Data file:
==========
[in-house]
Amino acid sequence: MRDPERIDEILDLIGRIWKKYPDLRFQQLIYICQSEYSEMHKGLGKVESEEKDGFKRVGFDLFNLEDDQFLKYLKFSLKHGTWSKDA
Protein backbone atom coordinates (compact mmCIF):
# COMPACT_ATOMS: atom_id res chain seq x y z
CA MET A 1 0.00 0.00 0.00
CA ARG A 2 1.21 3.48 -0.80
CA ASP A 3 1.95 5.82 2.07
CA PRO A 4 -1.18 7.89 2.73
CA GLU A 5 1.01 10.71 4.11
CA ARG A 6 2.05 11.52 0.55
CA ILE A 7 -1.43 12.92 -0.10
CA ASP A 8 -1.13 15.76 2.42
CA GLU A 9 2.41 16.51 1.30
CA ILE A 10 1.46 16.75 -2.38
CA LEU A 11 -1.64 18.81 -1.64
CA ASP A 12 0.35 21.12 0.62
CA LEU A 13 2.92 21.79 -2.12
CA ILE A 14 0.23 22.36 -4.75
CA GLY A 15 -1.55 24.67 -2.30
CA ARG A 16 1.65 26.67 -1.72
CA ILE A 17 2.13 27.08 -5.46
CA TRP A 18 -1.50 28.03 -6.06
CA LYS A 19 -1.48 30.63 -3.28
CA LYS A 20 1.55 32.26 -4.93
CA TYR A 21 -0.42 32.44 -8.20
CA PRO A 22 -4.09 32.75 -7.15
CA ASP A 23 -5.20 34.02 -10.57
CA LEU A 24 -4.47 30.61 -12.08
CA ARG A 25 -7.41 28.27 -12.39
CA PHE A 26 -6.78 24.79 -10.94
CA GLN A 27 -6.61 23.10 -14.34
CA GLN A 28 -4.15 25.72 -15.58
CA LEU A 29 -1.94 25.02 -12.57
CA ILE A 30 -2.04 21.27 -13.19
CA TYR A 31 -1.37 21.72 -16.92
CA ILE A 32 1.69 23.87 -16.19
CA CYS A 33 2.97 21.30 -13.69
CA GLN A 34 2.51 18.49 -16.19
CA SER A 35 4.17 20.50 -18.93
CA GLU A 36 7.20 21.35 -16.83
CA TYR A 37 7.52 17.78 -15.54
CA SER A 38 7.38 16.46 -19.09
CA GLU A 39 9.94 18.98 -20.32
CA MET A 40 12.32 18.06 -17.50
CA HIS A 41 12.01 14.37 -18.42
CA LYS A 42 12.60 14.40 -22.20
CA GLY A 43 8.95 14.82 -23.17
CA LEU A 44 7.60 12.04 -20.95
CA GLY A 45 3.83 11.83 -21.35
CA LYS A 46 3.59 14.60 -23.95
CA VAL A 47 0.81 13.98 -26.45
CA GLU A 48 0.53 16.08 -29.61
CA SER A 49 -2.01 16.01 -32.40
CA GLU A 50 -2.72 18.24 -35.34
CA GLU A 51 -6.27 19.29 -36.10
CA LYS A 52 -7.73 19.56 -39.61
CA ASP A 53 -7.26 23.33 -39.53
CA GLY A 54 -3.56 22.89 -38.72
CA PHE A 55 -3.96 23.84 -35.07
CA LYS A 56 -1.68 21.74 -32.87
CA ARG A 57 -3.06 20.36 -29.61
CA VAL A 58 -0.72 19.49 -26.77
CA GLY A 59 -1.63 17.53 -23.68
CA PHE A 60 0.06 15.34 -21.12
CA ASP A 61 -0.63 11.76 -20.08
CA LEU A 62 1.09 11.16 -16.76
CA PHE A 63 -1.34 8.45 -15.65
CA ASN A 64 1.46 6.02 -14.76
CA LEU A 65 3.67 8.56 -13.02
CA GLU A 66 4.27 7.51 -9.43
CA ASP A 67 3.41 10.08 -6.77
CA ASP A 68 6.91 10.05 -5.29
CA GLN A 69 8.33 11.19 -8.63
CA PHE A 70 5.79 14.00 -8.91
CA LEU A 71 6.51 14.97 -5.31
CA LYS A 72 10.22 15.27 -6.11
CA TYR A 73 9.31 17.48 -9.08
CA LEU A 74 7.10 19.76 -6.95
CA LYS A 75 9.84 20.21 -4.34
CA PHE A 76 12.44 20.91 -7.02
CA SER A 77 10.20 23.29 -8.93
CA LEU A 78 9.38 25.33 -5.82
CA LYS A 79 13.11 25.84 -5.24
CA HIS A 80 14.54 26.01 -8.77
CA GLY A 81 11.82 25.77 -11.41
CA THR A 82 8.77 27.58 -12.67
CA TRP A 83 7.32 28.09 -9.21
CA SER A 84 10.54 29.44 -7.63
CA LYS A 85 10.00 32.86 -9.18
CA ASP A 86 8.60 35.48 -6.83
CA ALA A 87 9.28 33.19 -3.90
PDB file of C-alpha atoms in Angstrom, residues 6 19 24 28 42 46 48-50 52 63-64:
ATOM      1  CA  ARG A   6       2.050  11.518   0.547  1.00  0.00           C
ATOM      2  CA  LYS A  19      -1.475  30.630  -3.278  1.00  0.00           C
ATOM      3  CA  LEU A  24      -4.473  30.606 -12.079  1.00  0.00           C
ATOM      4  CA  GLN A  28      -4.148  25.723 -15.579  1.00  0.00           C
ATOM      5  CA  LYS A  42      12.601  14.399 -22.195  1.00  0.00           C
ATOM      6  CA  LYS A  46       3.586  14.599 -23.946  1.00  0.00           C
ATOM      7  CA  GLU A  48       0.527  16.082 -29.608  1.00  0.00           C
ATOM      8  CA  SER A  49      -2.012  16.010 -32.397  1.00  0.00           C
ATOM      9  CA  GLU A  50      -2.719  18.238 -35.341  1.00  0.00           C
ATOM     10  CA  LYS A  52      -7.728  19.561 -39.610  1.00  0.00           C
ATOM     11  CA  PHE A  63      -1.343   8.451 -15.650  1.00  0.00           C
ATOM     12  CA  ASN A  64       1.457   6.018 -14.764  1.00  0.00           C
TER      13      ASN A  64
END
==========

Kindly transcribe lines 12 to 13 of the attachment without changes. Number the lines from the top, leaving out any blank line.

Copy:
CA ASP A 8 -1.13 15.76 2.42
CA GLU A 9 2.41 16.51 1.30